is complete.
1.3 Reveal plots
The players simultaneously reveal each of the plot cards
that were chosen during step 1.2 by turning those
cards faceup.
When a player's plot card is revealed, it is placed on
top of his or her previously revealed plot card. All plot
cards beneath a player’s currently revealed plot card are
considered that player’s “used pile.”
The act of revealing plot cards for this framework event
involves three steps, performed in this order:
I. Compare initiative. The player with the highest
initiative value on his or her revealed plot card (which
incorporates all relevant reserve modifiers) wins
initiative. If multiple players have the same initiative
value, the tied player with the lowest power total wins
initiative. If the players’ initiative and power totals are
both tied, the tie is broken by randomly selecting one
of the tied players.
26
II. Choose first player. The player who won initiative
in step I chooses a player to be the first player. The
chosen player takes the first player token and keeps it
until another card or game effect (usually this step in
the following round) selects a new first player.
Note: If a player reveals a new plot card outside the
standard plot phase framework step (for instance,
by resolving a card ability), steps I and II are
skipped: there is no new initiative comparison or
determination of a new first player.
III. Initiate When Revealed abilities. Any when
revealed abilities on plot cards that have just been
revealed must now initiate. If multiple players
have When revealed abilities on their plot cards,
the first player determines the order in which these
abilities initiate. Resolve each when revealed ability
before initiating the next.
Once these steps are complete, the players have
completed the process of revealing plots. If a player has
no cards in his or her plot deck, that player's used pile
now returns to his or her plot deck. (The just revealed
plot is not yet in the used pile and does not return at
this time.)
TIMING NOTE: Any reaction abilities that read “After
you reveal a plot card” or “After a player reveals a plot card”
may be initiated after the completion of the above step III.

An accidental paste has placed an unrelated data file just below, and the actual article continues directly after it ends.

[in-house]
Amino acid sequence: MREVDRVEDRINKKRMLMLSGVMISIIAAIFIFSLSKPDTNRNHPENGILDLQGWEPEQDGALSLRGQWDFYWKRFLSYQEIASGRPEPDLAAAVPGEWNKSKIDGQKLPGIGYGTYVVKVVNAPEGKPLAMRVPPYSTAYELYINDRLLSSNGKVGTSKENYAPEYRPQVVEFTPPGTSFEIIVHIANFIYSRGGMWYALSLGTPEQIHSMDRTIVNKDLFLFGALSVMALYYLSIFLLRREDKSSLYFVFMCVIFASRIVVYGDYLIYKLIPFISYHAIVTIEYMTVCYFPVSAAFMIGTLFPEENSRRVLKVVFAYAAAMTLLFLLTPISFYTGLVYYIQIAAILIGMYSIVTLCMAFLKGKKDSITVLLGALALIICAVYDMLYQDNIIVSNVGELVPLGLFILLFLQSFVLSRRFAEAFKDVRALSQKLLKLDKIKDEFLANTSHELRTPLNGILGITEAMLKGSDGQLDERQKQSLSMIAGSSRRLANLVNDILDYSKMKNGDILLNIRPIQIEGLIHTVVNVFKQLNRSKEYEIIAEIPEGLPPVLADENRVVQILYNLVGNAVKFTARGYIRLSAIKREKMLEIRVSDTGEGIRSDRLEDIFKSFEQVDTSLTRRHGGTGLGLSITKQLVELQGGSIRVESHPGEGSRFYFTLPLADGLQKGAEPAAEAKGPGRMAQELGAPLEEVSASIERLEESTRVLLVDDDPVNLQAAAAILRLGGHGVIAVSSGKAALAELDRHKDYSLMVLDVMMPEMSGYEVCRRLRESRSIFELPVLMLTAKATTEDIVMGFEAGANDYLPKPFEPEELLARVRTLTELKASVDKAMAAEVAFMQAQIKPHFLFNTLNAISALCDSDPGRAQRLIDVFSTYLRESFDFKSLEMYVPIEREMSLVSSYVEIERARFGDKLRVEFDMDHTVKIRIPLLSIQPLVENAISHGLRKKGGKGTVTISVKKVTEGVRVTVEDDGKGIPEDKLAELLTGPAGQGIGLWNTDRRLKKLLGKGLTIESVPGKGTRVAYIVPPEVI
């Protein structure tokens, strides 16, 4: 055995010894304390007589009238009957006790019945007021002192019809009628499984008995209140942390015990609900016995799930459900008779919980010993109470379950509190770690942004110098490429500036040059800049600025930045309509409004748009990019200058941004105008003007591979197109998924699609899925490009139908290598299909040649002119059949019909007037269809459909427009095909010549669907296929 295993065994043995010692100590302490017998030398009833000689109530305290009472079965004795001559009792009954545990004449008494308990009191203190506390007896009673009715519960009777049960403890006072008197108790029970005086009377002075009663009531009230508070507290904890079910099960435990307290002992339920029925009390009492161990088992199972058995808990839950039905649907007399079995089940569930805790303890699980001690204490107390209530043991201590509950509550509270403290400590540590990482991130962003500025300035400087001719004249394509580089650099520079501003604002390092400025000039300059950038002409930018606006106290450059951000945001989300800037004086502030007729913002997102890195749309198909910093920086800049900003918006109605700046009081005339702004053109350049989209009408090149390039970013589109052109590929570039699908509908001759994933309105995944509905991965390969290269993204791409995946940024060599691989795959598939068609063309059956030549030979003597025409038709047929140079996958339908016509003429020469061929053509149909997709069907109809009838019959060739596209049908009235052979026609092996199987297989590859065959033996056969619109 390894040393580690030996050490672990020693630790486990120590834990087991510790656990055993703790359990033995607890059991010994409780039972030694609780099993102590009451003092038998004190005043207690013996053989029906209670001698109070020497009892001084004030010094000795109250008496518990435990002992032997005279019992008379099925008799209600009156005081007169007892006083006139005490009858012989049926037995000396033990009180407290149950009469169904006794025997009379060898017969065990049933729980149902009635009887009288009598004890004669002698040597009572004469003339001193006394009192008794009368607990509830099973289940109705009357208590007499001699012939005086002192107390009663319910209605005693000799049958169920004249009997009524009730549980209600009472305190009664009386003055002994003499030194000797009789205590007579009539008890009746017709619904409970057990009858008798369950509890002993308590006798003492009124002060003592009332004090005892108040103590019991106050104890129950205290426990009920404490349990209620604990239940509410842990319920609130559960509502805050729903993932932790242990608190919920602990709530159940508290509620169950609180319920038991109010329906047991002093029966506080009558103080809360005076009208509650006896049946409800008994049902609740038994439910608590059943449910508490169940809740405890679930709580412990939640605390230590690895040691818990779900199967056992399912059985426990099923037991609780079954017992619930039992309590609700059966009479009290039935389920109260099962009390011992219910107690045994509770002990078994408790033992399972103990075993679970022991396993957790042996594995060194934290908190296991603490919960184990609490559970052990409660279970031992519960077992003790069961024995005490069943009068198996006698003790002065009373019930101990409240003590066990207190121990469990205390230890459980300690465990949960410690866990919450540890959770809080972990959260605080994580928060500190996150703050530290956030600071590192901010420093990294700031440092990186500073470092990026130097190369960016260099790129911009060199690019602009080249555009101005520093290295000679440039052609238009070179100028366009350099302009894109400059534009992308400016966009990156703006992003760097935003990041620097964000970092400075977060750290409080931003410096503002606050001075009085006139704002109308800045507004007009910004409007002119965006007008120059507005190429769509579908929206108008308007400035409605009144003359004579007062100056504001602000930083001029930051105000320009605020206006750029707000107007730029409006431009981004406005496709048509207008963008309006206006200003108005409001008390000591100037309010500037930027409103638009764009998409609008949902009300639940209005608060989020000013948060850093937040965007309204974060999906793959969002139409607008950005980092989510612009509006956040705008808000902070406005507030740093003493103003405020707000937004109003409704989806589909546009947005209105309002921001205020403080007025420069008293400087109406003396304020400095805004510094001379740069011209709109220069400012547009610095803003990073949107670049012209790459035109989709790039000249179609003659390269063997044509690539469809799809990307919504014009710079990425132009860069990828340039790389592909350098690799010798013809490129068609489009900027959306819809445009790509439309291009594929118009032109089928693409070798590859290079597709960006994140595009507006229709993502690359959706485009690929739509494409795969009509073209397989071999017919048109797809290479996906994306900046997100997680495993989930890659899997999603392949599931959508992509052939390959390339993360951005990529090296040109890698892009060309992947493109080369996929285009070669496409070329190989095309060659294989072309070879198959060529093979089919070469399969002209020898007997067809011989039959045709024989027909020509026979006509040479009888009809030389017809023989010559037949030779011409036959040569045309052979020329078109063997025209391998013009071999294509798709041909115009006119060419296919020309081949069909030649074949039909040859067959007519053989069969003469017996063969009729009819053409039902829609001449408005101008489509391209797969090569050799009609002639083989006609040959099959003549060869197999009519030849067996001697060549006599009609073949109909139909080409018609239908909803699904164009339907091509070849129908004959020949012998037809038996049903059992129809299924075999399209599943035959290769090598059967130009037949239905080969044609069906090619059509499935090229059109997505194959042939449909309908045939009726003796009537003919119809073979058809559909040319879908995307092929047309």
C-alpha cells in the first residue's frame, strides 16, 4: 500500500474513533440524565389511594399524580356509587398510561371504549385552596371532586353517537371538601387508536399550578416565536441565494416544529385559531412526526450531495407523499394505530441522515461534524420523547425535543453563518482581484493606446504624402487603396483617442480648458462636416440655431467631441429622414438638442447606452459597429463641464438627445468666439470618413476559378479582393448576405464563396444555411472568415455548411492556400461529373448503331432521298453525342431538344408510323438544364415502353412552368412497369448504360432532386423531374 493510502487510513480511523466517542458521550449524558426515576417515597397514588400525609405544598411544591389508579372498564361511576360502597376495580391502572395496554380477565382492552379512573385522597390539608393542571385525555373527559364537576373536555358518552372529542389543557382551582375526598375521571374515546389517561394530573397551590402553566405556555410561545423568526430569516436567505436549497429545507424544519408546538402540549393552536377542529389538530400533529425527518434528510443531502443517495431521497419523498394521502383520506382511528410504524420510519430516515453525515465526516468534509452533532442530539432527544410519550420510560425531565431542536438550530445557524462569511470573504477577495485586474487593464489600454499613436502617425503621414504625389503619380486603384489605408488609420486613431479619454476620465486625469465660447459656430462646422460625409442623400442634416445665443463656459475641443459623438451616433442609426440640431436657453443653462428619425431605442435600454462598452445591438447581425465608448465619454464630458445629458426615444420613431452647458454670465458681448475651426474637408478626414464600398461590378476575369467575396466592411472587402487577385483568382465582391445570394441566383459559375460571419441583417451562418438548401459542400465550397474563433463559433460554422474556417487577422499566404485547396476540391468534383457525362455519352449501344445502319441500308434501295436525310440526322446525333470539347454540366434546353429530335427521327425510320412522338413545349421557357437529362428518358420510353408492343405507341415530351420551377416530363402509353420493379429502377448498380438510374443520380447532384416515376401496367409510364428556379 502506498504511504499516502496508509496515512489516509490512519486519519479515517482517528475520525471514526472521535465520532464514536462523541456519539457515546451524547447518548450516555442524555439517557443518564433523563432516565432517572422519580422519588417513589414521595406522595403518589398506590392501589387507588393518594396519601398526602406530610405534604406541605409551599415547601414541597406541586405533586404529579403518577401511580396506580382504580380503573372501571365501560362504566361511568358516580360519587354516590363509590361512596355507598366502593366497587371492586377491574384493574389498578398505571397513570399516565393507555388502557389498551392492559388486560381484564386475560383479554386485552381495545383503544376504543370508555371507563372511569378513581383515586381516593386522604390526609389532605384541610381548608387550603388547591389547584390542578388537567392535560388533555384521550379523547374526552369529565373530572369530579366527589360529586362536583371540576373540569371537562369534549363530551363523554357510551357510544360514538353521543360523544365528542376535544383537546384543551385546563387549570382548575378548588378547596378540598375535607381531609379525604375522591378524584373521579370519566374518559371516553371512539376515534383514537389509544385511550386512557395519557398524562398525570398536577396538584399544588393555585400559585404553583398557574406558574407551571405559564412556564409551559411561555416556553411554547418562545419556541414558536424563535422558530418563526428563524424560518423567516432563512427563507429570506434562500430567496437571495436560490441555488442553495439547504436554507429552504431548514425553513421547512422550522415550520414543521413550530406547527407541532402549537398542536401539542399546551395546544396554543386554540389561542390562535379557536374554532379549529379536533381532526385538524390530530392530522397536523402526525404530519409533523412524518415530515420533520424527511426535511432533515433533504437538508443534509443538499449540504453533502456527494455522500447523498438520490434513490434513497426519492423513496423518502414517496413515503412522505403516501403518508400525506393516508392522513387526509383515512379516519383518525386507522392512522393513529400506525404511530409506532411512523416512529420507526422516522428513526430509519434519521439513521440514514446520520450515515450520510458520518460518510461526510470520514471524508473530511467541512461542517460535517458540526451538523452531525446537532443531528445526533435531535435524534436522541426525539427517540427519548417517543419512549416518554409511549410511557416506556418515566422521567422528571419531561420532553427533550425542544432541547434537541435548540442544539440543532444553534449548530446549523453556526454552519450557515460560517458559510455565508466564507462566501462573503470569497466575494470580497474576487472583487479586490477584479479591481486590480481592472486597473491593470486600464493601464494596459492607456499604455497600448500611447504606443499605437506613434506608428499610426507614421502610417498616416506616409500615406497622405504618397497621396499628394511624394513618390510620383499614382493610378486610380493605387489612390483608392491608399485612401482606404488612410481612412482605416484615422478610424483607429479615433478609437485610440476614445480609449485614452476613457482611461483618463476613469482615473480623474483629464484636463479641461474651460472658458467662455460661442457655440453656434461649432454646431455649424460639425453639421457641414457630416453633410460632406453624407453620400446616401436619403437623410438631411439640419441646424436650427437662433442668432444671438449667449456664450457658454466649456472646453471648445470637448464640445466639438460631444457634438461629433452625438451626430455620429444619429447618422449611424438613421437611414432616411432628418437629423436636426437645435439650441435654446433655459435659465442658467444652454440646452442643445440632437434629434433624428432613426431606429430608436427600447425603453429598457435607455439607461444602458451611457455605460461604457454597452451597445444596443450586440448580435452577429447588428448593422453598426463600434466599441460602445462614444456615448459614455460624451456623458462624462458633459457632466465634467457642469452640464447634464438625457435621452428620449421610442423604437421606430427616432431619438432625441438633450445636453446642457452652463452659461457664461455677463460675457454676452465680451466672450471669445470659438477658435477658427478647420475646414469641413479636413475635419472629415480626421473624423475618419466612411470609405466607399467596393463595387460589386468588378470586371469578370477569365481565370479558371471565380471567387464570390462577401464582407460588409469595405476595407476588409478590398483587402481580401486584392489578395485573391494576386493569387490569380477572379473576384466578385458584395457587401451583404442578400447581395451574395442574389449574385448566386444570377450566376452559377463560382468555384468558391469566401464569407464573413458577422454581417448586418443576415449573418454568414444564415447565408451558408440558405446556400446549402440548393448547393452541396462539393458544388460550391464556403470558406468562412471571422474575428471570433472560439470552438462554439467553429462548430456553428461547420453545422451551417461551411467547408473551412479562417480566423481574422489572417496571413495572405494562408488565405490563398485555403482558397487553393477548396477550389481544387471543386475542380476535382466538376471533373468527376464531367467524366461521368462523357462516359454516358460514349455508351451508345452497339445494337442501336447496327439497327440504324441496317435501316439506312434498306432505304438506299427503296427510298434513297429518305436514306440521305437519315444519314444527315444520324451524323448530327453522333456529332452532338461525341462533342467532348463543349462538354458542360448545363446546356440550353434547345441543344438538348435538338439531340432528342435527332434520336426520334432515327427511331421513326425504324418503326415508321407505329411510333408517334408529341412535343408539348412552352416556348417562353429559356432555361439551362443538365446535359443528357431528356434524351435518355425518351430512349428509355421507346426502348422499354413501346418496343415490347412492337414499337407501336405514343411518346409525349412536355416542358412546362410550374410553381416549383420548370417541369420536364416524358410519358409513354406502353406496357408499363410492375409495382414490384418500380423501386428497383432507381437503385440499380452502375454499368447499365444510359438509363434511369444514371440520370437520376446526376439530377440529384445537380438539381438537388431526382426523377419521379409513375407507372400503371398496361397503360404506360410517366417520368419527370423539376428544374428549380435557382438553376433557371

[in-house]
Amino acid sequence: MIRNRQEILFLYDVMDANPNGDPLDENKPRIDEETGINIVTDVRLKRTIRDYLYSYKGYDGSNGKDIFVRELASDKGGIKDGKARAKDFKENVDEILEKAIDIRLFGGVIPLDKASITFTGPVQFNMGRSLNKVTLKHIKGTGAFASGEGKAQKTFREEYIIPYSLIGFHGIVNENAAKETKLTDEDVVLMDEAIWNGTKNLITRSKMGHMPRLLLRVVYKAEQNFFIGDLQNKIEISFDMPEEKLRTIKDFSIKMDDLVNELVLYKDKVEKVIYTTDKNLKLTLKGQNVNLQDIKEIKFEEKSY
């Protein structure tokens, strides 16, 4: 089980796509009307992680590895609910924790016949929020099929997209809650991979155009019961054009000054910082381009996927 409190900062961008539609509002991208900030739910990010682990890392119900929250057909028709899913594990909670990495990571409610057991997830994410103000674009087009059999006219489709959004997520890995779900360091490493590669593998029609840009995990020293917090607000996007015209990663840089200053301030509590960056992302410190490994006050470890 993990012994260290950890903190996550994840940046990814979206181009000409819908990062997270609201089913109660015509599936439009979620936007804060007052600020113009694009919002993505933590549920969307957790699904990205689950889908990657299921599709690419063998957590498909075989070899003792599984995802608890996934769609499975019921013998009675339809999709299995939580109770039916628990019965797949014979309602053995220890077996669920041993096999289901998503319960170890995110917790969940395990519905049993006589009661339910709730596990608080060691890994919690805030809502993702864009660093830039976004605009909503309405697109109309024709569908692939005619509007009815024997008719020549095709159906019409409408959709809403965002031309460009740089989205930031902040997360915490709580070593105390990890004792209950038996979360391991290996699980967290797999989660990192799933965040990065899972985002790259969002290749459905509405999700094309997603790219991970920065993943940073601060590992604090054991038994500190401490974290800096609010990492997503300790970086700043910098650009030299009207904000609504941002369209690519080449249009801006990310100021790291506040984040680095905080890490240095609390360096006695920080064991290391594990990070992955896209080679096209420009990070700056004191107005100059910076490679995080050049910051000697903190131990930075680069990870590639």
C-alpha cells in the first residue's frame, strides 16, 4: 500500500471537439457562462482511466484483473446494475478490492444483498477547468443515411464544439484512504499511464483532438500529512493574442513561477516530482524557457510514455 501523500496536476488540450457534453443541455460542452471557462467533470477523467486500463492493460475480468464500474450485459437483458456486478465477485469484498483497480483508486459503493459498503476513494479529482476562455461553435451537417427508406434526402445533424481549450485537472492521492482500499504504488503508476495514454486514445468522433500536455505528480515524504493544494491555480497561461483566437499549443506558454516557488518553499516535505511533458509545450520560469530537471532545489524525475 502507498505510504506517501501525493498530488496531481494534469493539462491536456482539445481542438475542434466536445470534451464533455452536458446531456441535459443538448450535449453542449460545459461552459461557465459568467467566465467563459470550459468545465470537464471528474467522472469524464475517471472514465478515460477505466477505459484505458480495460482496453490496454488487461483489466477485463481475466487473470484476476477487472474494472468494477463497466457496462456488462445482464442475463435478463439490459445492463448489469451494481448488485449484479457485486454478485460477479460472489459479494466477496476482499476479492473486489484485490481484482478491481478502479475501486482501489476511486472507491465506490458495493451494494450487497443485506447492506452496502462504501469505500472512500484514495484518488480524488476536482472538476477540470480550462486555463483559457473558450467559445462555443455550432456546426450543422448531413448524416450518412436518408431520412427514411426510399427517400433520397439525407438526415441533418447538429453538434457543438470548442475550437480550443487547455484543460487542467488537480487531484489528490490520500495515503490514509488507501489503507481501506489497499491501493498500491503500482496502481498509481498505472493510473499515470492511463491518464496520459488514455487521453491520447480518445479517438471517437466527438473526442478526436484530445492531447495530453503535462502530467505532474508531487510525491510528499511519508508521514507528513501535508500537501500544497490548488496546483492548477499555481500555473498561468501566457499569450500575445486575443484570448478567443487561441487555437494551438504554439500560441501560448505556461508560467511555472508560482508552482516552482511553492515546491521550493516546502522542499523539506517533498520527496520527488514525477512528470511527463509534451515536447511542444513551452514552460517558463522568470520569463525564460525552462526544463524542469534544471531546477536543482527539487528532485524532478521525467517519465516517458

1.4 Select titles (melee format only)
If the players are playing a melee game, they now
select titles for the round. In a joust game, this
framework step is skipped.
First, shuffle the six titles facedown and remove one
at random from the title pool. If three players are
playing, remove two at random instead. If six or more
players are playing, no titles are removed.
The first player then looks at the remaining titles in
the title pool, and takes one without revealing his
or her selection to the other players. The remaining
titles are passed in player order, with each player
selecting one title in this manner. After all players
have selected, any unselected titles (including the
titles that were randomly removed at the beginning
of this step) are returned facedown to the title pool,
and each selected title is turned face up in front of the
player who selected it. Each selected title enters play
simultaneously, is considered in play under its bearer's
control, and may interact with the game state until it is
returned to the title pool.
[ Rules Reference ]
If more than six players are playing in a melee game,
any player who would be selecting a title from an empty
title pool plays the round without a title.
TIMING NOTE: Any player may also initiate Interrupt
or Reaction abilities if the appropriate triggering
condition occurs.
1.5 Plot phase ends
To marshal a card, a player returns an amount of gold
equal to the card’s gold cost from his or her gold pool to
the treasury.
This step formalizes the end of the plot phase.
The end of a phase is an important game milestone
that may be referenced in card text, either as a point at
which an ability may or must resolve, or as a point at
which a lasting effect or constant ability expires
or begins.
2. Draw phase
2.1 Draw phase begins
This step formalizes the beginning of the draw phase.
2.2 Draw
Each player must simultaneously draw 2 cards from the
top of his or her draw deck.
Note: A player is eliminated from the game
immediately if there are no cards remaining in his or
her deck. If all remaining players are eliminated while
fulfilling this step, the first player determines which of
those players is the winner of the game.
2.3 Draw phase ends
This step formalizes the end of the draw phase.
3. Marshaling phase
3.1 Marshaling phase begins
When a player marshals a character card, the card is
placed in the front row of that player’s play area.
When a player marshals a location card, the card is
placed in the back row of that player’s play area.
When a player marshals an attachment card, the card is